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Navigating the Uncharted Territories of Pediatric Direct Primary Care: A Conversation with Dr. Nitin Gupta

Direct Primary Care Doctor


Dr. Nitin Gupta of Rivertown Pediatrics
Dr. Nitin Gupta

In the ever-evolving landscape of healthcare, the relationship between physicians and their patients is at the core of medicine. In a recent episode of "My DPC Story Podcast," Dr. Maryal Concepcion sits down with Dr. Nitin Gupta, a board-certified general pediatrician and the founder of Rivertowns Pediatrics, to delve into the intricacies, challenges, and triumphs of pediatric direct primary care (DPC). Their conversation unravels Dr. Gupta's remarkable journey, from his early experience in medicine to his establishment of a patient-focused DPC practice. Let's explore the insights, revelations, and pivotal moments that have shaped Dr. Gupta's path in pediatric care.


Cultural Disillusionment and the Pursuit of Compassionate Care:

Dr. Gupta's journey into the field of medicine has been a testament to the transformative power of compassion. His early rotations in internal medicine were marked by a sense of disillusionment with the prevailing culture. However, it was through the lens of pediatrics that Dr. Gupta found his calling, steering his career trajectory towards a path defined by empathy, dedication, and patient-centered care. His experiences in Grenada during medical school, where he witnessed firsthand the compassionate care provided by doctors, became a pivotal inspiration that fueled his unwavering commitment to prioritize the well-being of his young patients.




Cultural Influences and Career Choices:

Dr. Gupta's journey also reflects the importance of cultural influences in shaping career choices. He candidly discusses the societal expectations and pressures inherent in his cultural background, shedding light on the nuanced interplay between personal aspirations and familial influences. This illuminates the wider discourse on the multifaceted elements that underpin a practitioner's journey in the medical profession.


Transplanting Compassion: From Grenada to New York:

The juxtaposition of Dr. Gupta's experiences in Grenada and the United States illuminates a profound narrative of transitioning from an environment steeped in patient-centric care to one characterized by the complexities of urban healthcare. His relocation to New York, driven by aspirations for professional growth alongside his wife, heralded an era of adaptation and bridging cultural disparities in medical practices. The challenges he faced in Brooklyn underscore the critical role of empathy and tailored care in addressing the diverse needs of patients within differing healthcare contexts.


Navigating the Residency Landscape: A Quest for Compassionate Education:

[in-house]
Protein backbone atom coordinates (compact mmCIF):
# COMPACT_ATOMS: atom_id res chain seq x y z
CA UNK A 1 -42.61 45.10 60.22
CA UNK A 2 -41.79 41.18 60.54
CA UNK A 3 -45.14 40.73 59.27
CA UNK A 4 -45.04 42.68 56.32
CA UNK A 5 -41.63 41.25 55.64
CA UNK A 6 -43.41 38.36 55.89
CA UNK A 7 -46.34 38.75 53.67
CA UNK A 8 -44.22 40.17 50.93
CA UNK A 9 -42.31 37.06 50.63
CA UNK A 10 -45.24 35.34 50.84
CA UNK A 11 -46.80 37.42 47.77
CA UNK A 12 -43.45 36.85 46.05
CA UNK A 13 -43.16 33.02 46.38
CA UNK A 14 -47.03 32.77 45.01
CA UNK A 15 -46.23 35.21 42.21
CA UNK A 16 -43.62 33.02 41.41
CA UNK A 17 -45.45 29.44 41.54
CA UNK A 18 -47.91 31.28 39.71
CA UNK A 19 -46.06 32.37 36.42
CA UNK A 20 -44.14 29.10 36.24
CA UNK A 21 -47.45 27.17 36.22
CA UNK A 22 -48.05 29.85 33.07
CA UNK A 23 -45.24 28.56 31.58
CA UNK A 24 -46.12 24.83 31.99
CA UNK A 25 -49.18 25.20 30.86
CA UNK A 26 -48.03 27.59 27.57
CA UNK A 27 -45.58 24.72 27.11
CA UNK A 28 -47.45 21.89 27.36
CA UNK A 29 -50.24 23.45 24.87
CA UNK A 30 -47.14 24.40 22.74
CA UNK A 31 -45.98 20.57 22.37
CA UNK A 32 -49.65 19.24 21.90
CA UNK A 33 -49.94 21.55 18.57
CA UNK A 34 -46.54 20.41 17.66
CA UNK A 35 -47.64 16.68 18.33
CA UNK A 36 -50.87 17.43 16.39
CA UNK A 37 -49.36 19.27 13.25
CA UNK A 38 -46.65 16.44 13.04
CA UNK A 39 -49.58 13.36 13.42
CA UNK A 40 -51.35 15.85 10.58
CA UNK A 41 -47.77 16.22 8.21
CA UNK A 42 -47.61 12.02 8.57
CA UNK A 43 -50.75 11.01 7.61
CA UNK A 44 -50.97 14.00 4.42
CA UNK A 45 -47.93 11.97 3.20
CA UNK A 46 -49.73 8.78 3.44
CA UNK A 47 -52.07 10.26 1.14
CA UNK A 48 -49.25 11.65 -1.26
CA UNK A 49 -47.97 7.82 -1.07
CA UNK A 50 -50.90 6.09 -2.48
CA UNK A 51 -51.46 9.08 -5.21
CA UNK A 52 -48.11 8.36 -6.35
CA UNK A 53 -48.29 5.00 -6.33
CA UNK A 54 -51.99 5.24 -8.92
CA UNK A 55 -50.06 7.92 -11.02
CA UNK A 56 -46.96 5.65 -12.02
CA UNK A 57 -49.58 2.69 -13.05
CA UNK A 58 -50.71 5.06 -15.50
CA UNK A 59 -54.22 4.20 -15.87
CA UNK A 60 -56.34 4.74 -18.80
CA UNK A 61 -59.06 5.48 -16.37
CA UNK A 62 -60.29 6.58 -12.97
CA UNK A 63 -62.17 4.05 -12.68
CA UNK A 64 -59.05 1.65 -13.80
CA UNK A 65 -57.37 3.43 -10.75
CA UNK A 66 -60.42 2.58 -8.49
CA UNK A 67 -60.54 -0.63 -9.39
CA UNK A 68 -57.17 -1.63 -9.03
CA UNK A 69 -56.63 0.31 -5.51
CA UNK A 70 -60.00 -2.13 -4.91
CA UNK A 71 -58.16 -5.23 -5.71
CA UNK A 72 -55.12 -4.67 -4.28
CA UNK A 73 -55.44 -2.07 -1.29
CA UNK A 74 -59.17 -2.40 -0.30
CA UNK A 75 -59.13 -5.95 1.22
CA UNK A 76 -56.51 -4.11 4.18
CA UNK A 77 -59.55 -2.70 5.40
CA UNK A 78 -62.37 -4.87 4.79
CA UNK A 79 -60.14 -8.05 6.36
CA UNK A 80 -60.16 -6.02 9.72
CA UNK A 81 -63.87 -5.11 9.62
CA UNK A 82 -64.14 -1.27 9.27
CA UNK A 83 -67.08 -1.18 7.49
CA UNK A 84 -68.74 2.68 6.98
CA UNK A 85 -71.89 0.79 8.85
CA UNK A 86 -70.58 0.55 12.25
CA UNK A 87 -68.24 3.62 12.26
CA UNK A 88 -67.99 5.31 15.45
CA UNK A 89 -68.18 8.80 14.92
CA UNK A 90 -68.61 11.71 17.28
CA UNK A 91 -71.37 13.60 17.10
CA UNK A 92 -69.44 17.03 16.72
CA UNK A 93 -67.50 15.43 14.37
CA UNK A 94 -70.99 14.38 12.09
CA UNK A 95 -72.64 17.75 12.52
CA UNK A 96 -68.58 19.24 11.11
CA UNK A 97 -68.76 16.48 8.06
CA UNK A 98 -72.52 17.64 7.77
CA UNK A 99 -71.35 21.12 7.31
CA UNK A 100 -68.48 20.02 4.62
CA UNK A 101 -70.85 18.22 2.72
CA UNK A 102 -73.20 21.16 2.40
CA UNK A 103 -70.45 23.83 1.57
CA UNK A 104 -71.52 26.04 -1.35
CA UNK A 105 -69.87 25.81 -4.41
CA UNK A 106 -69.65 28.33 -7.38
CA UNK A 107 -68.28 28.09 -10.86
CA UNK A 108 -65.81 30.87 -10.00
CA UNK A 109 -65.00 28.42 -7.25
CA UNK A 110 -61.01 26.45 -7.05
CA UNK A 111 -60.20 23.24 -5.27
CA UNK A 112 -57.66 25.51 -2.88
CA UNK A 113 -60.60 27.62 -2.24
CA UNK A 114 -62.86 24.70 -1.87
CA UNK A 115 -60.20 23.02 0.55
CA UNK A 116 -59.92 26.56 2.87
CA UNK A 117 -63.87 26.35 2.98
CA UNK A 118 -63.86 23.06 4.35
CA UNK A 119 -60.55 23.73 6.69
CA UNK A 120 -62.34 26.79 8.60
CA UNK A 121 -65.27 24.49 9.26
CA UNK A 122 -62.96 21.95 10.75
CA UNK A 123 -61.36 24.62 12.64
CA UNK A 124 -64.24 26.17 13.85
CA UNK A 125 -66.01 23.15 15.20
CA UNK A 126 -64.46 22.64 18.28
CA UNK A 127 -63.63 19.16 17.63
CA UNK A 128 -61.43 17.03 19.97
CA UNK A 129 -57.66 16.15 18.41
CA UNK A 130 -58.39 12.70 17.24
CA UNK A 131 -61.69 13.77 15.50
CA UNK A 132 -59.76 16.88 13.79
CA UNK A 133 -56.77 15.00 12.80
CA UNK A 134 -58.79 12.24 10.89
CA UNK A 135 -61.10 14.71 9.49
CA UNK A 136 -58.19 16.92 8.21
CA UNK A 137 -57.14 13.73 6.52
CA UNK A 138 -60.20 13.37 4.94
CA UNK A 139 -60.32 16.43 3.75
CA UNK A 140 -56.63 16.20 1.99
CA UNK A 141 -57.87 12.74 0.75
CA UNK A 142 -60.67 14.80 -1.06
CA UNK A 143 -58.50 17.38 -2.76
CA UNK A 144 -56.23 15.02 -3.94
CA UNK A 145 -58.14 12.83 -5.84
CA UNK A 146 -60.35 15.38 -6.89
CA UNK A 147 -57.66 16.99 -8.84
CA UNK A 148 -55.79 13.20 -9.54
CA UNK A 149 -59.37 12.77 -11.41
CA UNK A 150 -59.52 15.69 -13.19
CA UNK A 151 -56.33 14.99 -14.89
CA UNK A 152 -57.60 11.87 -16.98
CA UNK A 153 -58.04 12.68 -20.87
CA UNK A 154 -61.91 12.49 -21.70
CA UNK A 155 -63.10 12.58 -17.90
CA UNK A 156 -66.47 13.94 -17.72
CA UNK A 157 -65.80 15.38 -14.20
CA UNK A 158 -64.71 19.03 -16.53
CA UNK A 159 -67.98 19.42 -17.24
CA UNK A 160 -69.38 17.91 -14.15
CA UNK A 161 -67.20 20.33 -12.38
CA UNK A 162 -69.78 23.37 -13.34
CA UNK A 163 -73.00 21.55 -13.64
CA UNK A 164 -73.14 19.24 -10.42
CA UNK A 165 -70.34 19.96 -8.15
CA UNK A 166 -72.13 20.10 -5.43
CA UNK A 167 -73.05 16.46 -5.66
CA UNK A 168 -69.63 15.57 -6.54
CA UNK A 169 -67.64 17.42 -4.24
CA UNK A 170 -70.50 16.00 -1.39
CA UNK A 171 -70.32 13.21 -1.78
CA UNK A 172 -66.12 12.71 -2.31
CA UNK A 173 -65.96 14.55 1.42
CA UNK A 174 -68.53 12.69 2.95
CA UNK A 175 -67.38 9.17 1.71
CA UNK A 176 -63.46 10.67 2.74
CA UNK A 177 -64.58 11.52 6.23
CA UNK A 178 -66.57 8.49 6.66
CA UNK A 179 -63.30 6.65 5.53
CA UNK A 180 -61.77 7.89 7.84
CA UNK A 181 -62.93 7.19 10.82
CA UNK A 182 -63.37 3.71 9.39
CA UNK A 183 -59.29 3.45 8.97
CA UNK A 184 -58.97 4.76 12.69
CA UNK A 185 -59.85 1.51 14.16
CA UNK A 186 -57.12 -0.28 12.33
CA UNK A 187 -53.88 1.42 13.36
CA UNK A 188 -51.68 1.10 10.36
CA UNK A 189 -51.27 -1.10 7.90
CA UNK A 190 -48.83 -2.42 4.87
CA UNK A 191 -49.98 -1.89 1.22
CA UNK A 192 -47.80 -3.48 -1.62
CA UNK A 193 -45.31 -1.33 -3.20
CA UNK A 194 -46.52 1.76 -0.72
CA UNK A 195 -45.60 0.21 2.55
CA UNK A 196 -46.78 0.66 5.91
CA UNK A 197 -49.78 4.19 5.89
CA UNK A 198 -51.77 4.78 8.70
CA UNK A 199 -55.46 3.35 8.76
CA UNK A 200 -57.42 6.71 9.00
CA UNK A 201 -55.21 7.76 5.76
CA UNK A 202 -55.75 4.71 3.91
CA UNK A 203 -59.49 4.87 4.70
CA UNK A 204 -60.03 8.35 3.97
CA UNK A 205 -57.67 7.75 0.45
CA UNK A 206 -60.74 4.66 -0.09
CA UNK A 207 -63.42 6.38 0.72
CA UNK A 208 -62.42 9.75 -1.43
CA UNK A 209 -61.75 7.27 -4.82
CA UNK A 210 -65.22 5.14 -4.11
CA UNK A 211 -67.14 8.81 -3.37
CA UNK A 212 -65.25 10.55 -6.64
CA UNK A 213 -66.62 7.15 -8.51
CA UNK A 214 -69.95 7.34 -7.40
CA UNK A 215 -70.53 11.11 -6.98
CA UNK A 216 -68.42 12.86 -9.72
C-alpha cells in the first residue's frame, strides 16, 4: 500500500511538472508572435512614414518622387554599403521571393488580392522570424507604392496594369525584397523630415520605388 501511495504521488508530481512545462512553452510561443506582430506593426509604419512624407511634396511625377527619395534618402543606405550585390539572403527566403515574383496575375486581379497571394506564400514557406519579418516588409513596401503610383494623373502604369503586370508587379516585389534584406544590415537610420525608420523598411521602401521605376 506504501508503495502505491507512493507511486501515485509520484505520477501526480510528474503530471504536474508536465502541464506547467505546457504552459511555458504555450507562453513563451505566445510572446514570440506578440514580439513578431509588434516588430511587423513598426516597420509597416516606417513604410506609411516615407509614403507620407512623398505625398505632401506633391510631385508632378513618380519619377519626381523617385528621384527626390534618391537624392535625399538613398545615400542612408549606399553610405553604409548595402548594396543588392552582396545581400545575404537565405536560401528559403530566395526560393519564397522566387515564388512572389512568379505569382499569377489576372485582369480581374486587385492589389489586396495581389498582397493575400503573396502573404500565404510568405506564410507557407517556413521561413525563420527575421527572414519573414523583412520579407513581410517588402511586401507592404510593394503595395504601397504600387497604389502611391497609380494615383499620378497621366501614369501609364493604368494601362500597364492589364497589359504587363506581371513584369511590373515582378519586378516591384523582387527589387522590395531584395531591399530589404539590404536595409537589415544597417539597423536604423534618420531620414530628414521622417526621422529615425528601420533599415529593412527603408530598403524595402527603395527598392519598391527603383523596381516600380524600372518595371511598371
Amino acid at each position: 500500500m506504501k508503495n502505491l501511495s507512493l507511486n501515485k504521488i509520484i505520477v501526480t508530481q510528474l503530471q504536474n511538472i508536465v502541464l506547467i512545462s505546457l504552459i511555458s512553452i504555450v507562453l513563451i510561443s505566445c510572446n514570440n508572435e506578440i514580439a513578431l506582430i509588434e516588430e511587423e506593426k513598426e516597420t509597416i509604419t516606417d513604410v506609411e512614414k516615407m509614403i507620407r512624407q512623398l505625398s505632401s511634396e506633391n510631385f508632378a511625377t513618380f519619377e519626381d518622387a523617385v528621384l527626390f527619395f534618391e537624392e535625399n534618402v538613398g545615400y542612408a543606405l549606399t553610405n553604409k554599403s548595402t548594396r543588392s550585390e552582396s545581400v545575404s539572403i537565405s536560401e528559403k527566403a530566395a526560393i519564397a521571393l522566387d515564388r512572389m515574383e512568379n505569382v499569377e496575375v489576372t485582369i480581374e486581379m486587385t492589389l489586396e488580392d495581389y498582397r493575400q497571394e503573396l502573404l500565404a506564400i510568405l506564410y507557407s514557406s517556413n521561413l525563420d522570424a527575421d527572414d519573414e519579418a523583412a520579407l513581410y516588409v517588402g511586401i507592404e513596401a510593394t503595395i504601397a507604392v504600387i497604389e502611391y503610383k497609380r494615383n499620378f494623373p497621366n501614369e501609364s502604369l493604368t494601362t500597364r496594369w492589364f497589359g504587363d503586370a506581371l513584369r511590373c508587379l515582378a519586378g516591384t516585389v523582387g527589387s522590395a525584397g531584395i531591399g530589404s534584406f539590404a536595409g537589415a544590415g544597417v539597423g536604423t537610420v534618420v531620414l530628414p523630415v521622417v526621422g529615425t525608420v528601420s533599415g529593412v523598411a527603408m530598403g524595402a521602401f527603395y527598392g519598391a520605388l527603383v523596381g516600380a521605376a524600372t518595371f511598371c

As Dr. Gupta unravels the intricacies of the residency application process and his eventual match at UMDNJ in Newark, his narrative unveils the profound impact of compassionate education. His journey stands as a testament to the transformative power of medical training that espouses holistic care, empathy, and patient advocacy – values that serve as the bedrock of his subsequent endeavors in pediatric DPC.


Dr. Nitin Gupta's profound journey serves as a compelling testament to the enduring power of compassion, dedication, and commitment within the realm of pediatric care. As the landscape of healthcare continues to evolve, his story resonates as a poignant reminder of the undaunted resolve required to navigate the uncharted territories of direct primary care. Through his unwavering pursuit of patient-focused care, Dr. Gupta's odyssey encapsulates the ethos that propels pediatric medicine towards a future defined by compassion, excellence, and resilience.

The comprehensive exploration of Dr. Gupta's journey brings to light the multifaceted factors that shape a physician's path, underscoring the pivotal role of cultural influences, transformative experiences, and compassionate education within the realm of pediatric direct primary care.


 

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BIOGRAPHY:

Nitin Gupta, M.D., F.A.A.P, is a board-certified general pediatrician who has a passion for delivering the best possible care for your child. After earning a bachelor’s degree in Nutritional Sciences: Physiology and Metabolism from the University of California at Berkeley, he graduated from St. George’s University School of Medicine and completed his residency in pediatrics at the University of Medicine and Dentistry of New Jersey-New Jersey Medical School. He also trained at Weill Cornell Medical College in Pediatric Gastroenterology and Nutrition.


Dr. Gupta’s adventurous career spans from working in the inner cities of New York and New Jersey to the far reaches of rural Maine. He has spent years working in the Emergency Department at The Brooklyn Hospital Center and in Urgent Care at PM Pediatrics. He enjoys teaching and even filmed a pilot episode for a medical talk show!